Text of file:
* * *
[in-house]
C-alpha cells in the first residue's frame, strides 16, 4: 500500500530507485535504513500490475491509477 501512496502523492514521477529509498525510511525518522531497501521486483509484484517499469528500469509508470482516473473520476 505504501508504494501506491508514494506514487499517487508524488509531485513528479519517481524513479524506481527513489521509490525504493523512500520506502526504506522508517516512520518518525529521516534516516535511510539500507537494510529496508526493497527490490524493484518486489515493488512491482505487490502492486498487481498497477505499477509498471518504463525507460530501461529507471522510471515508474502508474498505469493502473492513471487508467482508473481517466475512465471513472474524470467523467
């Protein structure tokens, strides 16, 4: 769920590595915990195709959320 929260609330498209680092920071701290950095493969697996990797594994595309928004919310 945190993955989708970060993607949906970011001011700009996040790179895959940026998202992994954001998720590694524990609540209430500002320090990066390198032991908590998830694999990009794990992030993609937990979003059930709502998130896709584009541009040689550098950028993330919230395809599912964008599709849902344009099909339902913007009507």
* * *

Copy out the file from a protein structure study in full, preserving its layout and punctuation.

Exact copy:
[in-house]
C-alpha cells in the first residue's frame, strides 16, 4: 500500500530507485535504513500490475491509477 501512496502523492514521477529509498525510511525518522531497501521486483509484484517499469528500469509508470482516473473520476 505504501508504494501506491508514494506514487499517487508524488509531485513528479519517481524513479524506481527513489521509490525504493523512500520506502526504506522508517516512520518518525529521516534516516535511510539500507537494510529496508526493497527490490524493484518486489515493488512491482505487490502492486498487481498497477505499477509498471518504463525507460530501461529507471522510471515508474502508474498505469493502473492513471487508467482508473481517466475512465471513472474524470467523467
């Protein structure tokens, strides 16, 4: 769920590595915990195709959320 929260609330498209680092920071701290950095493969697996990797594994595309928004919310 945190993955989708970060993607949906970011001011700009996040790179895959940026998202992994954001998720590694524990609540209430500002320090990066390198032991908590998830694999990009794990992030993609937990979003059930709502998130896709584009541009040689550098950028993330919230395809599912964008599709849902344009099909339902913007009507």